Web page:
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The European Commission

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The European Commission

SUMMARY

INTRODUCTION

The Treaty of Lisbon has reaffirmed the essential functions of the Commission concerning its right of initiative, its executive functions and its duties of inspection and representation. Some of the changes made relate more specifically to the composition of the Commission. In continuance of previous amending Treaties, the role and powers of the President of the Commission are reinforced. The creation of the post of High representative of the European Union for Foreign Affairs and Security Policy is one of the main innovations. In addition, the Treaty of Lisbon has attempted to reduce the number of commissioners, but the European Council has not expressed the desire to put this provision into practice.

COMPOSITION

The principle established by the Treaty of Lisbon states that the number of Commissioners making up the Commission should be a third smaller than the number of Member States and that the members should be chosen on the basis of a rotation system founded on the principle of equality.

However, based upon a dispensation stated in the Treaty, in May 2013 the European Council unanimously decided to maintain the same number of commissioners as Member States (including the President and the High representative of the European Union for Foreign Affairs and Security Policy). The Council will revisit this decision, in view of its effects upon the running of the Commission, before the nomination of the Commission which will succeed the one to take over on 1 November 2014 at the latest.

The Treaty of Lisbon also creates a new position within the Commission: the High Representative of the EU for Foreign Affairs and Security Policy. His or her role is to conduct the Union’s foreign policy. He or she chairs the Foreign Affairs Council, retains the European External Action Service and is also one of the Vice-Presidents of the Commission. He or she is appointed by the European Council acting by a qualified majority with the agreement of the President of the Commission. He or she is subject, together with the President and the other members of the Commission, to a vote of approval by the European Parliament.

THE PRESIDENT'S ROLE

The Treaties of Nice and Amsterdam greatly extended the powers of President of the Commission. The latter must establish the political guidelines for the College of Commissioners, but also decide upon the Commission's internal organisation. The President therefore delegates tasks to different Commissioners and may reallocate responsibilities throughout his or her time in office. He or she appoints the Vice-Presidents from among the Commission Members, with the exception of the High representative of the European Union for Foreign Affairs and Security Policy. Since the entry into force of the Treaty of Lisbon, he or she may also ask a Commissioner to leave his or her post without the College's approval.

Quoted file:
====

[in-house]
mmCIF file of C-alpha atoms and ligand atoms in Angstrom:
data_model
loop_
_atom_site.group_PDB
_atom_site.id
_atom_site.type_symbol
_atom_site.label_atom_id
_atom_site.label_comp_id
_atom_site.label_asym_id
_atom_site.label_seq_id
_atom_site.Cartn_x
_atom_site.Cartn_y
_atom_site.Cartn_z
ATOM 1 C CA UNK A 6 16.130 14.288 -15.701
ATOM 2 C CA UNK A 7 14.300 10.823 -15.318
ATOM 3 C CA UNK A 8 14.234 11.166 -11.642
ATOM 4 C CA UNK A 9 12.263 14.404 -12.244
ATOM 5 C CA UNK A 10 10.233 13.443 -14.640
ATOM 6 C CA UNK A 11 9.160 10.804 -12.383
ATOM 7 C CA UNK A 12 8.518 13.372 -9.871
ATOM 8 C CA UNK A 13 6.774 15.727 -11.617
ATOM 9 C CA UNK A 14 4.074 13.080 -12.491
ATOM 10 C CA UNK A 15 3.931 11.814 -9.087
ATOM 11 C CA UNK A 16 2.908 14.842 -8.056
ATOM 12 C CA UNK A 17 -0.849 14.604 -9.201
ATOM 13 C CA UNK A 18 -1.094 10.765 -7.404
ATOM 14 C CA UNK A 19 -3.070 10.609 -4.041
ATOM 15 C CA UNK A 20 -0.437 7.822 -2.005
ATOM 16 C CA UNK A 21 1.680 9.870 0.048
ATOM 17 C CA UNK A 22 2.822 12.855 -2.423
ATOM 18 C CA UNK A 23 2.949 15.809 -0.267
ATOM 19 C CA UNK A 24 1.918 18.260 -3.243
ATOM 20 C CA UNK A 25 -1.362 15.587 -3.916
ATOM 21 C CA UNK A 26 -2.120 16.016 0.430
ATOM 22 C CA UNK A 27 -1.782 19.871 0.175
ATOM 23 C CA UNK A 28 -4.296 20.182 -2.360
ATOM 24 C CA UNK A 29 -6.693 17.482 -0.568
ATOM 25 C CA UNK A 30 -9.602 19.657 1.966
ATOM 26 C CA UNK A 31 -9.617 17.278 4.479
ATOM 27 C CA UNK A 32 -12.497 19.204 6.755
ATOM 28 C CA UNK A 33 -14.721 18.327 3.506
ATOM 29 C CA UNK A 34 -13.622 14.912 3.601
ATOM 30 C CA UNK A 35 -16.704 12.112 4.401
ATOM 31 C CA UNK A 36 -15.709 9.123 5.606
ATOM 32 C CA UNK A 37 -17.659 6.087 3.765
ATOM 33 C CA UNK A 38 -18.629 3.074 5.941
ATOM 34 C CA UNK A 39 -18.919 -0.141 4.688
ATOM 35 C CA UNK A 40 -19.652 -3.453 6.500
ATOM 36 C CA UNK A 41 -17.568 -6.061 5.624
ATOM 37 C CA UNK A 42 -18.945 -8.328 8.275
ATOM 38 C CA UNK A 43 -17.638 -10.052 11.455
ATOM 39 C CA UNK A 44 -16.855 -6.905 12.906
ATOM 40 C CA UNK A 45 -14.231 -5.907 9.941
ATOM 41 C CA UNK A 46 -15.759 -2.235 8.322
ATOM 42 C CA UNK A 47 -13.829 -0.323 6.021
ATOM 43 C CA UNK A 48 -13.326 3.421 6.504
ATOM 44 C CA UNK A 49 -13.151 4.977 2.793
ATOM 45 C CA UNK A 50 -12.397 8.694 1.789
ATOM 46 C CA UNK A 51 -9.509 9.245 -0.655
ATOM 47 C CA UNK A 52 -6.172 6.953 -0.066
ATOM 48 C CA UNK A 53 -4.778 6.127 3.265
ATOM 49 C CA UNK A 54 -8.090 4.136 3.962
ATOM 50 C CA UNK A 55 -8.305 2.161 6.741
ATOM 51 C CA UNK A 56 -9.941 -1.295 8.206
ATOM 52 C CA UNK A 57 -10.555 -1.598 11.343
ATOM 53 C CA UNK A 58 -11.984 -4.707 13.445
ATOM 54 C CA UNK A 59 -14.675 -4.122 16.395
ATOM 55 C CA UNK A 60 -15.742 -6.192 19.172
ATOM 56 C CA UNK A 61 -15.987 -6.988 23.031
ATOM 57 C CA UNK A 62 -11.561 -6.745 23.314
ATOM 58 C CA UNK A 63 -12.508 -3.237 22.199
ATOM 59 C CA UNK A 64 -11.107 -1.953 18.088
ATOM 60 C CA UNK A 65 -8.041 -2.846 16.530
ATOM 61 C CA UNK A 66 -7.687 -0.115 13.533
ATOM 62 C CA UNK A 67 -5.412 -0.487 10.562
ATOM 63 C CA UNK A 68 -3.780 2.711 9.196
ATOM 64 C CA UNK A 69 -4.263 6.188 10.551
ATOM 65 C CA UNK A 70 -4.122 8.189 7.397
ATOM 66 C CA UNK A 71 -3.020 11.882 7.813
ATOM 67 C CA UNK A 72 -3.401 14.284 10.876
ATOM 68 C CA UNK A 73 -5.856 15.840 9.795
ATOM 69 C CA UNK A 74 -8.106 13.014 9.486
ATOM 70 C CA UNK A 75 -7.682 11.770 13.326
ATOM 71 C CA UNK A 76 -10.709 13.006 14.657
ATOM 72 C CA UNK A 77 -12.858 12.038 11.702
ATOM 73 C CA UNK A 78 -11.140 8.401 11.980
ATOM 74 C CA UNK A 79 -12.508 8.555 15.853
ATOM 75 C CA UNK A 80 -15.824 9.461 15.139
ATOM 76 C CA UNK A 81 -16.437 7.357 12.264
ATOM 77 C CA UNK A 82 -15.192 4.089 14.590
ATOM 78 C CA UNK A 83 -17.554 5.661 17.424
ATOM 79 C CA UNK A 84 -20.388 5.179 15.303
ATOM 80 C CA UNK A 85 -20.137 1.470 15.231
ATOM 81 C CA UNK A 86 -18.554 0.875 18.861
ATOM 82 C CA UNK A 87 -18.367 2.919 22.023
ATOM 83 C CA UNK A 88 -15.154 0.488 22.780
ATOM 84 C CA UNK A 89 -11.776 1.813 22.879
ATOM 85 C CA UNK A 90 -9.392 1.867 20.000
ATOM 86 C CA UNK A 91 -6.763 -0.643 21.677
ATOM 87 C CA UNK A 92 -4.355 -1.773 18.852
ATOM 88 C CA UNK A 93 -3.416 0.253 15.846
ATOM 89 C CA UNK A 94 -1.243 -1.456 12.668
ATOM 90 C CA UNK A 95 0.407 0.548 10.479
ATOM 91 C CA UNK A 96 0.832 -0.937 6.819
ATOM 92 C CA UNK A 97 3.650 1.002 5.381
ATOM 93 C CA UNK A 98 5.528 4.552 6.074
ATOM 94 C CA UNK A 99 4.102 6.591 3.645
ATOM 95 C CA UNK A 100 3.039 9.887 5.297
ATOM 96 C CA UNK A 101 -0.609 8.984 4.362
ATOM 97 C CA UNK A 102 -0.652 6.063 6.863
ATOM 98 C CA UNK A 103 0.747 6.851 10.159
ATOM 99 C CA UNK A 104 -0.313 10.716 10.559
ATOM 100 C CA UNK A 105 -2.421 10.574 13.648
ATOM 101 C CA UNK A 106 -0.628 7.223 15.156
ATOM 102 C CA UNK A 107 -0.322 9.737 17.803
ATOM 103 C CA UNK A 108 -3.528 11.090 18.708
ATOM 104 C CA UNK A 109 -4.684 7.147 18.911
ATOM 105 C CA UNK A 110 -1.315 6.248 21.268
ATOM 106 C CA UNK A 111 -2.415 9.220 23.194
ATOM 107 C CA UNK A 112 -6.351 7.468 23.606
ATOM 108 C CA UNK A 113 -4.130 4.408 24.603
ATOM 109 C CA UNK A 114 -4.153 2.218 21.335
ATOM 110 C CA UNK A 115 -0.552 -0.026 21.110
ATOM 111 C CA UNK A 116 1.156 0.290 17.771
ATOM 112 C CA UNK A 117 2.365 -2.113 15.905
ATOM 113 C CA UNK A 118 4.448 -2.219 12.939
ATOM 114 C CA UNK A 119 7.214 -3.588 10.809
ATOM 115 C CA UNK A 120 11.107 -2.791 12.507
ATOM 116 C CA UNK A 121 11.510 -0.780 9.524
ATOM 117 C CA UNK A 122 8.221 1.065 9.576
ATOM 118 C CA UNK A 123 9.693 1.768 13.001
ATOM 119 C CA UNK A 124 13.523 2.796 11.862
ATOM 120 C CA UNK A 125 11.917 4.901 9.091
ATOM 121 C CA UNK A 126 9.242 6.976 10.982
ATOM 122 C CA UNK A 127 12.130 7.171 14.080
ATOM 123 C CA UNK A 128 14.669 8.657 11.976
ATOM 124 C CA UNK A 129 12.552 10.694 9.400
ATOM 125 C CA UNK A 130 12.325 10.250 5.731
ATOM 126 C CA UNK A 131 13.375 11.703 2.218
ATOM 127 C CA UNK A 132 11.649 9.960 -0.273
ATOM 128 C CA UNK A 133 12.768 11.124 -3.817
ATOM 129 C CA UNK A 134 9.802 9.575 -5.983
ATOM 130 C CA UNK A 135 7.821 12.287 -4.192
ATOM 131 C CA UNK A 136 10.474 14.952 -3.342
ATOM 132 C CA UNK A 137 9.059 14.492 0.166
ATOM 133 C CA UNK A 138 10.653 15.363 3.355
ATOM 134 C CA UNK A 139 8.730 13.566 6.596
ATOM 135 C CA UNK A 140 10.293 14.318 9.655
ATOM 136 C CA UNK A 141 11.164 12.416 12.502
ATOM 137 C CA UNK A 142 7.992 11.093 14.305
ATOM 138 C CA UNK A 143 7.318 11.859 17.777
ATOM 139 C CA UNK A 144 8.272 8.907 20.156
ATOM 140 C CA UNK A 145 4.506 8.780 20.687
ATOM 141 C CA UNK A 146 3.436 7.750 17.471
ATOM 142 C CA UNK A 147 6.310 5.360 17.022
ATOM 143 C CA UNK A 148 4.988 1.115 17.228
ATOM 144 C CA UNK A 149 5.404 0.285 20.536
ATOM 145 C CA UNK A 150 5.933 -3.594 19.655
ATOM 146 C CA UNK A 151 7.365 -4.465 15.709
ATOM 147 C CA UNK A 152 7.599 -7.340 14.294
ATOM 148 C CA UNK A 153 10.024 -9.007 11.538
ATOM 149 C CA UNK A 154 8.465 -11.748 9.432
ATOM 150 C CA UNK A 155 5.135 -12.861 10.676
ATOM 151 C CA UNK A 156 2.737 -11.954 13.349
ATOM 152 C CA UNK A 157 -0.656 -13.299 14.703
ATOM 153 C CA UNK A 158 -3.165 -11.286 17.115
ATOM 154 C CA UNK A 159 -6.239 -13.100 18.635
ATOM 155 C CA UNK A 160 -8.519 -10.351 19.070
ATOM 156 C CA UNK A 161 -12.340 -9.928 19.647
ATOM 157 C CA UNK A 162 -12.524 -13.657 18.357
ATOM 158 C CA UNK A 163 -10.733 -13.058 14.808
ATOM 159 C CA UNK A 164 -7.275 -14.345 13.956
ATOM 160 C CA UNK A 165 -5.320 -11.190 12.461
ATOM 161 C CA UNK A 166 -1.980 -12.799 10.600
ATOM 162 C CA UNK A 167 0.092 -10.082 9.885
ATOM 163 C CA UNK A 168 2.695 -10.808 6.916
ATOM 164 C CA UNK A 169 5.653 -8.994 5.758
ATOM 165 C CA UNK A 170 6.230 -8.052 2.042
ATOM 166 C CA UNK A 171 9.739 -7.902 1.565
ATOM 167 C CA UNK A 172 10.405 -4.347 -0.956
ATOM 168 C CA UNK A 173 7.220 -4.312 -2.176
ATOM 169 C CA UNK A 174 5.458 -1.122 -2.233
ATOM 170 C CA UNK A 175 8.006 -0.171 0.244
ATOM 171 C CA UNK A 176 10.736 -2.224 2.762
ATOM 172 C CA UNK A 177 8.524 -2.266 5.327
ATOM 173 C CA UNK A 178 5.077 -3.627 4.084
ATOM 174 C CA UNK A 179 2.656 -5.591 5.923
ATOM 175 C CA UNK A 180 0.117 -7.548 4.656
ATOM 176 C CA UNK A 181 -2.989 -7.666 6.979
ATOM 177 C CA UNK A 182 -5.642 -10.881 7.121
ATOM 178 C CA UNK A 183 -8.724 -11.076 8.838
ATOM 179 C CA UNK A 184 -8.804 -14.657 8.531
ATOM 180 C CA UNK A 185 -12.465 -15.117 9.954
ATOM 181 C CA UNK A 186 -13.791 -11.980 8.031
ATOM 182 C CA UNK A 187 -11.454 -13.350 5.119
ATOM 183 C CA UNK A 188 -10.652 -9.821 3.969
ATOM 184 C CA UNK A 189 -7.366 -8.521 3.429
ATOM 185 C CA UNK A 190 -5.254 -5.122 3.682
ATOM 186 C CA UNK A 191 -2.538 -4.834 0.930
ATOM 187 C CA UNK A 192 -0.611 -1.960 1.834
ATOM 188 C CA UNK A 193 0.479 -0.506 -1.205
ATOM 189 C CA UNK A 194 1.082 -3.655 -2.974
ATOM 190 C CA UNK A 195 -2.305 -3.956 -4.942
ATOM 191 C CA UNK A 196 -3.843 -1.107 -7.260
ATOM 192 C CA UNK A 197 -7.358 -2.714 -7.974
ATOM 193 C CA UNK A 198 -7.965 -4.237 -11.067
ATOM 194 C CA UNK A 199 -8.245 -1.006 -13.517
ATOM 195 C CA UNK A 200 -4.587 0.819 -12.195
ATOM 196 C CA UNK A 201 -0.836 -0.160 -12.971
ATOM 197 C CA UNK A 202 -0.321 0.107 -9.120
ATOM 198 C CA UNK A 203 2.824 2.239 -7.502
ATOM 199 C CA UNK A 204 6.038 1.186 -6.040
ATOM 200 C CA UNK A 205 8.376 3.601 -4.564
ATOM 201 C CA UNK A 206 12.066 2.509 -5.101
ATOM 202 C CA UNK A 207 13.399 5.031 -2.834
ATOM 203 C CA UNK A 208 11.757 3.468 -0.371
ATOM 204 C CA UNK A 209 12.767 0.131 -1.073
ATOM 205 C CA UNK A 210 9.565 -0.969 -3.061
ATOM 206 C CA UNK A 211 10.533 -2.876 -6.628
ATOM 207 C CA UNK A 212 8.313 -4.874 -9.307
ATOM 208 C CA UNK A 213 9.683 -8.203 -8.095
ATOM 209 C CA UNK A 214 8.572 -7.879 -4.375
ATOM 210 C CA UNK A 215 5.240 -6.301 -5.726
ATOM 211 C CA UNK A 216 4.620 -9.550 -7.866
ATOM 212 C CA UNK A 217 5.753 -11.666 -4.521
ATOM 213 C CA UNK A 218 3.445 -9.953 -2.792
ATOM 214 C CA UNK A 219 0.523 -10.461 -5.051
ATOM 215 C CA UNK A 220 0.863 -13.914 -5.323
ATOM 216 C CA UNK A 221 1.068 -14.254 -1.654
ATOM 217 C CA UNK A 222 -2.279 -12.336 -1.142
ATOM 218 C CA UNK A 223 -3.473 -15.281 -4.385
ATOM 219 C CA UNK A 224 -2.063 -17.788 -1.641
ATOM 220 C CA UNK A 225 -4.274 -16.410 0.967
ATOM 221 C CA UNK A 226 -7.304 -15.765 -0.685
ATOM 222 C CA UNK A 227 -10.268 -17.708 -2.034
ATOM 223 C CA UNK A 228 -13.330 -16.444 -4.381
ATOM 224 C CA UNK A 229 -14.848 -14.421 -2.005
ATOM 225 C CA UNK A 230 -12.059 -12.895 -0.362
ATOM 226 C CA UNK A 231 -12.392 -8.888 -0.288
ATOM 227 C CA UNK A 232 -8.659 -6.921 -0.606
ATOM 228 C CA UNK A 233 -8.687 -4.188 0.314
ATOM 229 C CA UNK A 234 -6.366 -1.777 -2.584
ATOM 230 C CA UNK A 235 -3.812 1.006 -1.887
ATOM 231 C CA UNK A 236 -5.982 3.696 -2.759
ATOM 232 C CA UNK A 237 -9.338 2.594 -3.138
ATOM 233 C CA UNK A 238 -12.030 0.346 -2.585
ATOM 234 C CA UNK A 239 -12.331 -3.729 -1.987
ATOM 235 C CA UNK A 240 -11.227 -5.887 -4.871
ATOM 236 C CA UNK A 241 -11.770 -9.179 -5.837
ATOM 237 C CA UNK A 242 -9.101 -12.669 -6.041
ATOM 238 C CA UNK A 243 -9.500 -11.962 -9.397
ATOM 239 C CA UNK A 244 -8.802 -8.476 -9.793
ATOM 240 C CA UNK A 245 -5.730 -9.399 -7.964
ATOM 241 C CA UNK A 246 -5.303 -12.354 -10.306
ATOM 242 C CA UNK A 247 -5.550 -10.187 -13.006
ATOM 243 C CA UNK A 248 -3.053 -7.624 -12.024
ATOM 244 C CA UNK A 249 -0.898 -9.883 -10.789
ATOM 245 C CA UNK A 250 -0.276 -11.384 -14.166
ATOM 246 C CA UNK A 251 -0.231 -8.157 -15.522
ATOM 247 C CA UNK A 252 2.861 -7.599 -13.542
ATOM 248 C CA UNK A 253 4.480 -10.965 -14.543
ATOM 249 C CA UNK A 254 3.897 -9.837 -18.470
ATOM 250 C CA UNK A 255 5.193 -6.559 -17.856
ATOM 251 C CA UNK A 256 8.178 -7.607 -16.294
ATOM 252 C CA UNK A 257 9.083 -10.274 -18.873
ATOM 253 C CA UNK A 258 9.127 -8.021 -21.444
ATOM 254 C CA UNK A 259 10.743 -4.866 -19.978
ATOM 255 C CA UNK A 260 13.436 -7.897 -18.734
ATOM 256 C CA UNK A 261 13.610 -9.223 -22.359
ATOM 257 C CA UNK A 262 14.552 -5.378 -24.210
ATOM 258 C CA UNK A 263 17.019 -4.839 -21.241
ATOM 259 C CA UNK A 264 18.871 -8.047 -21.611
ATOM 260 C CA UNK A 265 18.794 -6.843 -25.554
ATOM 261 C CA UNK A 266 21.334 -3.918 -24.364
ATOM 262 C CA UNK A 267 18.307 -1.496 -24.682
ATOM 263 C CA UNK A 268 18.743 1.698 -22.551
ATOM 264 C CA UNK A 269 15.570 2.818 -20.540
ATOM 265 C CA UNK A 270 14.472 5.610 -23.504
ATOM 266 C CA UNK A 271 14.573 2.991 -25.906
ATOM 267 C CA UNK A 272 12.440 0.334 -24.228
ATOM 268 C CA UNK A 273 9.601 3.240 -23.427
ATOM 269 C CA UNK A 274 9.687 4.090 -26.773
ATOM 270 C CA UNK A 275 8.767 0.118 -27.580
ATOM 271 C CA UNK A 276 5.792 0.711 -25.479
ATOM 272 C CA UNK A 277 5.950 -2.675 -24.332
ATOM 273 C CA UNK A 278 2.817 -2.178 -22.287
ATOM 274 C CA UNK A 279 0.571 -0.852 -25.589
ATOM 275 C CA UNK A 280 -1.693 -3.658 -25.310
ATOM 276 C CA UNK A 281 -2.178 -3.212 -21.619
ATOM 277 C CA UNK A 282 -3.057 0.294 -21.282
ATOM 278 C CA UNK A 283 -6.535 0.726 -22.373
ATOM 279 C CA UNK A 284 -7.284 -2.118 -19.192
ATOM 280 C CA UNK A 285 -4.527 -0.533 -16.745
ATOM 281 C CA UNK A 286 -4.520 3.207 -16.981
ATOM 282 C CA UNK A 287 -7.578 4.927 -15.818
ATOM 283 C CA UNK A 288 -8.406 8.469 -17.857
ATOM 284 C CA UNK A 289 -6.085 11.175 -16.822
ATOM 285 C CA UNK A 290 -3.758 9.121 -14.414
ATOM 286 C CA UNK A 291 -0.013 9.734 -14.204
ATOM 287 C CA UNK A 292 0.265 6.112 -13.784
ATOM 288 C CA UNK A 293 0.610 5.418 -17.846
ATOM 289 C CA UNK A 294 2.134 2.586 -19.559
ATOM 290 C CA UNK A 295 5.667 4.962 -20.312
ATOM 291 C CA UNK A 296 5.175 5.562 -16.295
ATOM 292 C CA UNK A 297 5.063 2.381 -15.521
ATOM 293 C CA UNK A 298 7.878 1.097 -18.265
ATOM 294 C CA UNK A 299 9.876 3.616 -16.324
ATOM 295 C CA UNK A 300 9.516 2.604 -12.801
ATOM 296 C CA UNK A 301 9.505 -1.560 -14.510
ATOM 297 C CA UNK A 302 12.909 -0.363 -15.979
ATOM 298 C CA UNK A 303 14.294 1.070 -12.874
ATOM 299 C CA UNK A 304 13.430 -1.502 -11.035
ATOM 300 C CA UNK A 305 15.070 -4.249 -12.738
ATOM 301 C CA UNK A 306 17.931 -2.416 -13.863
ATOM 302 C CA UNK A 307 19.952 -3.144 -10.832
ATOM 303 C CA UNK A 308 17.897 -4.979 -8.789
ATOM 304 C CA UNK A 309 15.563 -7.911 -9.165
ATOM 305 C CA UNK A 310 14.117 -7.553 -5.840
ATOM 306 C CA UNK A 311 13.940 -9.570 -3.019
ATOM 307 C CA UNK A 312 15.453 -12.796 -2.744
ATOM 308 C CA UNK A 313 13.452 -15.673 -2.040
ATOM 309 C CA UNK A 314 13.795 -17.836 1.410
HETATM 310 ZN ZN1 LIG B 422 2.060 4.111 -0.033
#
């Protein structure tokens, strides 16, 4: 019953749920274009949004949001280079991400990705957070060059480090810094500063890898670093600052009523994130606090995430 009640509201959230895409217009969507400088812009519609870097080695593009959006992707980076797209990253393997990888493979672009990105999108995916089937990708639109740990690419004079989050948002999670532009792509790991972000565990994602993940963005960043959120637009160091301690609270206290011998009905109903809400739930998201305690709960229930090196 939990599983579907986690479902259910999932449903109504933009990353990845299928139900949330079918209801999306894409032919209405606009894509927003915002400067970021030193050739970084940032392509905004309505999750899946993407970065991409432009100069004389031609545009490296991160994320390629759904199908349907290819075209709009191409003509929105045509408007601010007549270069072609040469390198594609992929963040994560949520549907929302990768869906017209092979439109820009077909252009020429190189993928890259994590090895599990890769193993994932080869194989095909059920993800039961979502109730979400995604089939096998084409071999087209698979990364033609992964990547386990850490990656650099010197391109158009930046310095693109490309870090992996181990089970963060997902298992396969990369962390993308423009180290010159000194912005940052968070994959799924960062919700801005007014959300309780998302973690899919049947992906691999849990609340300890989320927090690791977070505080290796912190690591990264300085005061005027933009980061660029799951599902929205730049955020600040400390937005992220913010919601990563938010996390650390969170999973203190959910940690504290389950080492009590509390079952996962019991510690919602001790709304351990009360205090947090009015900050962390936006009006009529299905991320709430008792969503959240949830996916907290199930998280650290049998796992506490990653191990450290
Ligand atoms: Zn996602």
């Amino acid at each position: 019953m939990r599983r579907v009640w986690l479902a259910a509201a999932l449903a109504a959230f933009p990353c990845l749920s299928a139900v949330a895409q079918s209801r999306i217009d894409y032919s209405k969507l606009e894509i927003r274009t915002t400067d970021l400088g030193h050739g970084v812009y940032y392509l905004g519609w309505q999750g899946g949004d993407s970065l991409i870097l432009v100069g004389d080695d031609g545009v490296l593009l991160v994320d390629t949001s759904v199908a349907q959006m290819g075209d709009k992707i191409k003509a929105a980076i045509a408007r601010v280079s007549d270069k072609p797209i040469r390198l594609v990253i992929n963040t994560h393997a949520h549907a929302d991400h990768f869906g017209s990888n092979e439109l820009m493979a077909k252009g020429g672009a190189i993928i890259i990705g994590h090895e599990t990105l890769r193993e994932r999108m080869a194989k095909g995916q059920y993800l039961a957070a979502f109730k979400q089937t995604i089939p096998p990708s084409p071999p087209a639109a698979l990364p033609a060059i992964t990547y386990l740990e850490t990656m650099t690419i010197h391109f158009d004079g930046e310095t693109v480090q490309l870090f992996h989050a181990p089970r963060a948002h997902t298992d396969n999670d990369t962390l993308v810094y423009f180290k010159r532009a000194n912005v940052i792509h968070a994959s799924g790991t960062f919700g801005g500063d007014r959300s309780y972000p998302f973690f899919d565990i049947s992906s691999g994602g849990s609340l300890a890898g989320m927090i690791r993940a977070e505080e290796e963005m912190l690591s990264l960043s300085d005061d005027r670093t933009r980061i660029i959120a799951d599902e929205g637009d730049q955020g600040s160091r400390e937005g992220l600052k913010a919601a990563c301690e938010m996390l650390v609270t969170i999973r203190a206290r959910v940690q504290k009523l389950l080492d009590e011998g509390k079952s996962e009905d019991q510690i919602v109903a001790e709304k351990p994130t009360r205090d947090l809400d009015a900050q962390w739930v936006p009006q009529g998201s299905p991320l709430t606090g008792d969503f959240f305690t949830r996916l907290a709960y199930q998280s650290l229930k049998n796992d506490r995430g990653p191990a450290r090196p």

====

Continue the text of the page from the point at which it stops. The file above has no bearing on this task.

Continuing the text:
APPOINTMENT PROCEDURES

The President of the Commission is nominated by the European Council, acting by a qualified majority, then by the European Parliament. Nevertheless, the Treaty of Lisbon is breaking new ground by introducing a direct link between the result of elections to the European Parliament and the choice of candidate for the Presidency of the Commission. From now on, the European Council must take account of the results in the Parliament when nominating the person it intends to appoint as President of the Commission. This change increases the weight carried by the Parliament in appointing the President. To this end, and in the context of the 2014 European Elections, the Commission has recommended that the European political parties nominate their candidate for the post of Commission President, raising the political stakes associated with the elections.

By common agreement with the elected President, the Commission then adopts the list of persons which it proposes to appoint as members of the Commission, with the exception of the High Representative for Foreign Affairs and Security Policy. The members of the Commission are chosen for their general competence and their independence. The Treaty of Lisbon adds a new criterion in terms of their commitment to Europe. The entire College is approved by a European parliamentary vote.

SUMMARY TABLE

Treaty

Articles

Subject

Treaty on European Union

17

Role and composition of the Commission; appointment and powers of the President of the Commission

Treaty on European Union

18

Appointment and powers of the High Representative of the Union for Foreign Affairs and Security Policy

Treaty on the Functioning of the European Union

244 to 250

Functioning of the Commission

RELATED ACTS

European Council Decision of 22 May 2013 concerning the number of members of the European Commission [ 2013/272/EU - Official Journal L 165 of 18.10.2013].

Last updated: 09.04.2014

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